Fighting for the dream, continued

This was my very first blog post, written in 2011, in response to my growing frustrations and fears over NCLB.  I had met and spoken with Stephen Krashen, who encouraged me to start blogging, to get my voice of experience out there for others to hear.  Although our ongoing battles in education may not compare to the historic (and ongoing) struggles for civil rights, we … Continue reading Fighting for the dream, continued

They’re kids, not Olympians

We work hard all year, writing and reading and analyzing and discussing and reading and writing some more.  And then, all of our hard work and learning are evaluated and assessed in two days of state exams.  Multiple-choice exams, mind you, no writing necessary. So we also work hard to create a testing environment that supports our students.  We keep our daily routine the same. … Continue reading They’re kids, not Olympians

“A, B, C or D? Really?!?”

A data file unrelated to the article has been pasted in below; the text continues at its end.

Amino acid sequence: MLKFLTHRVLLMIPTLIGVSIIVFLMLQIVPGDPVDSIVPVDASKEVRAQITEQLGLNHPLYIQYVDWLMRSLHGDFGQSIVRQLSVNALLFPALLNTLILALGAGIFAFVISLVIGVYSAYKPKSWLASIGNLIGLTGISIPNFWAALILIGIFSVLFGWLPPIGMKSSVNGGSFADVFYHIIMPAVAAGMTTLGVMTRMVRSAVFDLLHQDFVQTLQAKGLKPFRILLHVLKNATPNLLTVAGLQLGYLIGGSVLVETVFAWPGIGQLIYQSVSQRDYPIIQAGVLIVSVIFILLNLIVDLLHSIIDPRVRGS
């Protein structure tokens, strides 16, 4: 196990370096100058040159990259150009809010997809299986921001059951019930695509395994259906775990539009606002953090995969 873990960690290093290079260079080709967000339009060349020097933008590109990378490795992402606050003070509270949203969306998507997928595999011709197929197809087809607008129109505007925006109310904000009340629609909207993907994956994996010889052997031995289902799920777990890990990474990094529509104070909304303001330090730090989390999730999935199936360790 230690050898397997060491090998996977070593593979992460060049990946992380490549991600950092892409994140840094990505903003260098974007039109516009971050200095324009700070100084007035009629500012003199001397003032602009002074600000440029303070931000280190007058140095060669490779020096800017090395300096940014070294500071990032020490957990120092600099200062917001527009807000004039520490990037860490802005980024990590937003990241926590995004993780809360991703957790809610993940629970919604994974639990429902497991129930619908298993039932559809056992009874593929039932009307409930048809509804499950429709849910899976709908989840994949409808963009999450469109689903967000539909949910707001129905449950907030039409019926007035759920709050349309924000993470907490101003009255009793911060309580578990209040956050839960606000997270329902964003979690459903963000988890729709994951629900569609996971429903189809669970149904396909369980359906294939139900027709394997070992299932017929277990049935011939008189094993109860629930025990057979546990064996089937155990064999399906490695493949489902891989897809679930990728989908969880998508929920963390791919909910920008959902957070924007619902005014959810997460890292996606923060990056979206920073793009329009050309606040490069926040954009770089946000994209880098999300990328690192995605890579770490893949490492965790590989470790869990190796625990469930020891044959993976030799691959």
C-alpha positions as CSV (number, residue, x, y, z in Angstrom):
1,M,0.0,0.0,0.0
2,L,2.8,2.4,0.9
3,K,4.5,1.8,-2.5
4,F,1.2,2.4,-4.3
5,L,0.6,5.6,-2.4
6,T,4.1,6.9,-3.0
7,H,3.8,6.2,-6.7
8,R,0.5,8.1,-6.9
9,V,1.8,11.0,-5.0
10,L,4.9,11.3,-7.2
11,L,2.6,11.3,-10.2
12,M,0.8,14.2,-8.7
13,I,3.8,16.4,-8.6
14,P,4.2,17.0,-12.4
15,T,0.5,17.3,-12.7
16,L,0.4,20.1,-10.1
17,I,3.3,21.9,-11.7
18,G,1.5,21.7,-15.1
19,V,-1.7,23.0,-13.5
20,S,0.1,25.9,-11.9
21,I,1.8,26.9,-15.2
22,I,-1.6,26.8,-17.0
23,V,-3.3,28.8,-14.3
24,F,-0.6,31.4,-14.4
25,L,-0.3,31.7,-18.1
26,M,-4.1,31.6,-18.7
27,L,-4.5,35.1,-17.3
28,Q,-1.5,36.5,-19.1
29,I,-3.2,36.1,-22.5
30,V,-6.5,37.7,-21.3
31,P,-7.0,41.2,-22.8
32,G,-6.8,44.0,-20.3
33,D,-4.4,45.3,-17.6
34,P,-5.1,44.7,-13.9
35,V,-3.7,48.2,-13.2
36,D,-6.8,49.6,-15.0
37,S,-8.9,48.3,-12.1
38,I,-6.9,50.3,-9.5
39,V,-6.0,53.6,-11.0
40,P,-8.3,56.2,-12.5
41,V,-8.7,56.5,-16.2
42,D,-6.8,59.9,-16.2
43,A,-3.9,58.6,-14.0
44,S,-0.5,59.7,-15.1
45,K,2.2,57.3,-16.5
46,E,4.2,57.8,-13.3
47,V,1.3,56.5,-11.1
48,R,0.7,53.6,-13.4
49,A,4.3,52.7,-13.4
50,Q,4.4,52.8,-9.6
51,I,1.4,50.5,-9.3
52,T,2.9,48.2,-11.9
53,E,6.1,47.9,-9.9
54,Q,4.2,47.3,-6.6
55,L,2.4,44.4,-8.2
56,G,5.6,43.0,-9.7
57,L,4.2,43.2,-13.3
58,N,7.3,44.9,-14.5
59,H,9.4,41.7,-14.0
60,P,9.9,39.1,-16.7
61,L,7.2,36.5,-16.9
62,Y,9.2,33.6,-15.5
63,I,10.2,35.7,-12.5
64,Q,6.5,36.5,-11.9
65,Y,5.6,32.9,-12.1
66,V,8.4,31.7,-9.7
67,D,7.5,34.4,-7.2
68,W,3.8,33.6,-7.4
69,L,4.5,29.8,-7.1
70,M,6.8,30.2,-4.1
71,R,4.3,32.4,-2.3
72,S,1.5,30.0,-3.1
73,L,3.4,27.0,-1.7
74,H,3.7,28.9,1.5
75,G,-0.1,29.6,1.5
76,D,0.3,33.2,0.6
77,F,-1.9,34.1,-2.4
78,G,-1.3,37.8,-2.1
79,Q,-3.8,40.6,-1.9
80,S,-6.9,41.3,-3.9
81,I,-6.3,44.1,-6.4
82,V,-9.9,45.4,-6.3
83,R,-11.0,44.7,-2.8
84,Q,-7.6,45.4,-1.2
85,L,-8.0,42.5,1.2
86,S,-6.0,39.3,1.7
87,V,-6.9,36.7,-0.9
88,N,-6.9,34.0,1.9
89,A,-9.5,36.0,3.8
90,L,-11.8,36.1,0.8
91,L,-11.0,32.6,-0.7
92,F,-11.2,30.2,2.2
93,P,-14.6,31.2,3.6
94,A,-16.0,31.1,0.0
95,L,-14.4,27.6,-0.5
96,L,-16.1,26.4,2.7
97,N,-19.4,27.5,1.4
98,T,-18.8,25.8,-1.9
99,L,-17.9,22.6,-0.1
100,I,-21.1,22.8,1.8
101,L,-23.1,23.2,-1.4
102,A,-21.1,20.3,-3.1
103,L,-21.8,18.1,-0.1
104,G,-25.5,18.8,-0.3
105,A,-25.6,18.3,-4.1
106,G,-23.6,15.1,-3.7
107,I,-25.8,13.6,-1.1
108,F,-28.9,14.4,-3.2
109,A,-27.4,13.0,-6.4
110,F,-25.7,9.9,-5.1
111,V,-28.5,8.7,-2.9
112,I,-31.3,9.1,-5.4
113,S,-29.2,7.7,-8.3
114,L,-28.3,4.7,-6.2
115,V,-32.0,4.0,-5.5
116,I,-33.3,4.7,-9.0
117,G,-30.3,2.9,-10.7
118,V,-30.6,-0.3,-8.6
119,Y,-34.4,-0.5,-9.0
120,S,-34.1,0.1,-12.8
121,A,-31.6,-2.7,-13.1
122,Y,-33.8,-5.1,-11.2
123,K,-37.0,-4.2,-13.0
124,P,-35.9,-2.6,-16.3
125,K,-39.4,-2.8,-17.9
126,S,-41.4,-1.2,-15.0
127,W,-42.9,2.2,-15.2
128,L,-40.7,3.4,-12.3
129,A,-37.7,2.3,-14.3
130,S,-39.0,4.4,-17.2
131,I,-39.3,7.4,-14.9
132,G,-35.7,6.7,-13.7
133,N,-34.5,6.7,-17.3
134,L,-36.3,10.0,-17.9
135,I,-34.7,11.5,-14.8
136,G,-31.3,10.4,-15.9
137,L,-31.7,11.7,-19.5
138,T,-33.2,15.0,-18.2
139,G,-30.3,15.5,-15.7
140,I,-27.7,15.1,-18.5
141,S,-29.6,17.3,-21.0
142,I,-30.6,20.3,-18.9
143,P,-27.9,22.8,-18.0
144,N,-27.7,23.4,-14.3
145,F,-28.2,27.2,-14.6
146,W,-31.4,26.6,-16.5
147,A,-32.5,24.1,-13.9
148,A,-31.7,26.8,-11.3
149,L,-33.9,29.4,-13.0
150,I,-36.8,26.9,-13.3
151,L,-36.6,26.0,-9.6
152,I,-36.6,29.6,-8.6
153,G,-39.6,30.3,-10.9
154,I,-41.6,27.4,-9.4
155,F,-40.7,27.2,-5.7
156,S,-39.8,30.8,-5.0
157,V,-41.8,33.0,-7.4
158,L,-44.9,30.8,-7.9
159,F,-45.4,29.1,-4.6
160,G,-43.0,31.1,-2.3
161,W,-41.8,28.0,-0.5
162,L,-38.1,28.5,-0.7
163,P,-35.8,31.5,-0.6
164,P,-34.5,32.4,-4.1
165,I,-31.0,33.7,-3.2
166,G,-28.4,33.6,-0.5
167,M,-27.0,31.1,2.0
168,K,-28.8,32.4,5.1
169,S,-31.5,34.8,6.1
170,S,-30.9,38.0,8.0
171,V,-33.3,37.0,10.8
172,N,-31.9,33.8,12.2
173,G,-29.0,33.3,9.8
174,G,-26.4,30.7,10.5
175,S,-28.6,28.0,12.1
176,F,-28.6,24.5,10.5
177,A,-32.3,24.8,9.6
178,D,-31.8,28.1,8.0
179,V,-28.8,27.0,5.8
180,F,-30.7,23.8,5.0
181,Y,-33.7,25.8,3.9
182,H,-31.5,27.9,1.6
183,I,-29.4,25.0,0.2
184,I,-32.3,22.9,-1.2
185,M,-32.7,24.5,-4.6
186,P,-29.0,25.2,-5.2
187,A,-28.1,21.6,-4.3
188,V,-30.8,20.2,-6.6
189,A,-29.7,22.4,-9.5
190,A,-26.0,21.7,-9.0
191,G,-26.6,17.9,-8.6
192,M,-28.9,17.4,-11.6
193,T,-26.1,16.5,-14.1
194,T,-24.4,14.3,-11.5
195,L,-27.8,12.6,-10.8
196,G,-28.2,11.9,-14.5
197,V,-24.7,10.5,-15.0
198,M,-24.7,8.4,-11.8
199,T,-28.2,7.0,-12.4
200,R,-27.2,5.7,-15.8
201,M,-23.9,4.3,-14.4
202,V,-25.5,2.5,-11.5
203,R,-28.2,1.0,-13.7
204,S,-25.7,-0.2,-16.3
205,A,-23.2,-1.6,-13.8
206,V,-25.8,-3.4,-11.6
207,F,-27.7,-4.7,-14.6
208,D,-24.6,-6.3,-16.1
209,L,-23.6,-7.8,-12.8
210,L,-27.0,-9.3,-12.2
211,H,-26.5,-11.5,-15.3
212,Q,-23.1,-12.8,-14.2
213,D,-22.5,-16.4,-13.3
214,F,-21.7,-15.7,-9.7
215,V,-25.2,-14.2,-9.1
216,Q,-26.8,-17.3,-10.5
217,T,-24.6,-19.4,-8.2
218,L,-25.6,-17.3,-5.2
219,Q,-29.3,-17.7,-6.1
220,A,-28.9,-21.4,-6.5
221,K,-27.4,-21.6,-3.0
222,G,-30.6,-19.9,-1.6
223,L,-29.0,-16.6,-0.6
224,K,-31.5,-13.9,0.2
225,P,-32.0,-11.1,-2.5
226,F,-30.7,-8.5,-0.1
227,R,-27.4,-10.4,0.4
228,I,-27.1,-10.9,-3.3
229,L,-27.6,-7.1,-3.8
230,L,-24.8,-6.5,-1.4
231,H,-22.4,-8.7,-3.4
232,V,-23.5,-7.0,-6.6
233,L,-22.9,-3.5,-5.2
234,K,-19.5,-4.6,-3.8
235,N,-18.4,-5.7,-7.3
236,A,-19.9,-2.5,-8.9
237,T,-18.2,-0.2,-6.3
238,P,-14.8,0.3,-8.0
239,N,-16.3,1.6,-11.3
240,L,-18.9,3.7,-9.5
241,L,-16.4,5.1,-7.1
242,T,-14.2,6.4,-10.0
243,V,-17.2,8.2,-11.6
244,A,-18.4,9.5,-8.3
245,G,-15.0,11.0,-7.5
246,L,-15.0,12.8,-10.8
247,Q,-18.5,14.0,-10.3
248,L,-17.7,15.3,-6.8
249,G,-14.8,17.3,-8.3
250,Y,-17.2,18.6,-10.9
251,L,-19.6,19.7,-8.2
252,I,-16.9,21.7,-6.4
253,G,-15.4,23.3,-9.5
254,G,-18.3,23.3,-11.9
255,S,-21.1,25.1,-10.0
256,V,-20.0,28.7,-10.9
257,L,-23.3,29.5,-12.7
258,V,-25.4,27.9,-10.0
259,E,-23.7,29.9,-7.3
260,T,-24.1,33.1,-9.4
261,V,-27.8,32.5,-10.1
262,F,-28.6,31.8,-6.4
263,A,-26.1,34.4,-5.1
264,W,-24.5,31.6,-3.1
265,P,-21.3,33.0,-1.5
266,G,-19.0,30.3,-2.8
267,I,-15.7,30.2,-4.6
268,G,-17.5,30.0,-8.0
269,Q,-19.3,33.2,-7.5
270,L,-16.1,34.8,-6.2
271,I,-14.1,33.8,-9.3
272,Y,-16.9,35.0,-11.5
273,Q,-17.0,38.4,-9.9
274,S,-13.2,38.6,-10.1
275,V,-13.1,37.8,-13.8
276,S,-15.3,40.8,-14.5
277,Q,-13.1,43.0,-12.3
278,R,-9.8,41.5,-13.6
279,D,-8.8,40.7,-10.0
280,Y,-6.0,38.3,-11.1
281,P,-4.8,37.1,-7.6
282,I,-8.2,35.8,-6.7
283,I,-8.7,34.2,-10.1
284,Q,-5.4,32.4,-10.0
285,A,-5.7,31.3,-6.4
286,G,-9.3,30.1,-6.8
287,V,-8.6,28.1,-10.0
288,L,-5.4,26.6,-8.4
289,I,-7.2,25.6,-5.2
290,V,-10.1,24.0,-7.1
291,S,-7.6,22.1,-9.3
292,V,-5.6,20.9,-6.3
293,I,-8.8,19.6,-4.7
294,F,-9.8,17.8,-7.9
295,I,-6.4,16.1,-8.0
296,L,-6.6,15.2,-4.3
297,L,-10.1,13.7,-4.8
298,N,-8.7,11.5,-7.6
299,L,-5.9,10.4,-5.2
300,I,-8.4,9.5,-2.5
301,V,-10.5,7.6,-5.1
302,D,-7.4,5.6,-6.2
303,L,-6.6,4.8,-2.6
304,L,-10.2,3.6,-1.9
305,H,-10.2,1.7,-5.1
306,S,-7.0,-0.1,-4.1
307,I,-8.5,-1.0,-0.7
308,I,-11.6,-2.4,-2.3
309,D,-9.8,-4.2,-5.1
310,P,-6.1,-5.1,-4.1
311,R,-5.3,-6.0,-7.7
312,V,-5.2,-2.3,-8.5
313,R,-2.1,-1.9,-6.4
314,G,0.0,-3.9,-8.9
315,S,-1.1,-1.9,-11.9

Our frenzied novel writing was repeatedly interrupted on November 30 as students let out yelps of joy when they met their word count goals.  Even I disturbed the quiet when I took a writing break, loaded my novel into the NaNoWriMo word validator, and saw “WINNER!” flash across my screen. “I made it!” I yelled, jumping out of my chair and bowing to my students … Continue reading “A, B, C or D? Really?!?”

I Have a Dream for Students and Schools

(with gratitude to and reverence for the Rev. Martin Luther King, Jr.) Ten years ago, President George W. Bush, in whose symbolic shadow our children now shiver, signed the No Child Left Behind legislation. This momentous decree came as a great beacon light of hope to millions of children who had been seared in the flames of educational injustice. It promised a joyous daybreak to … Continue reading I Have a Dream for Students and Schools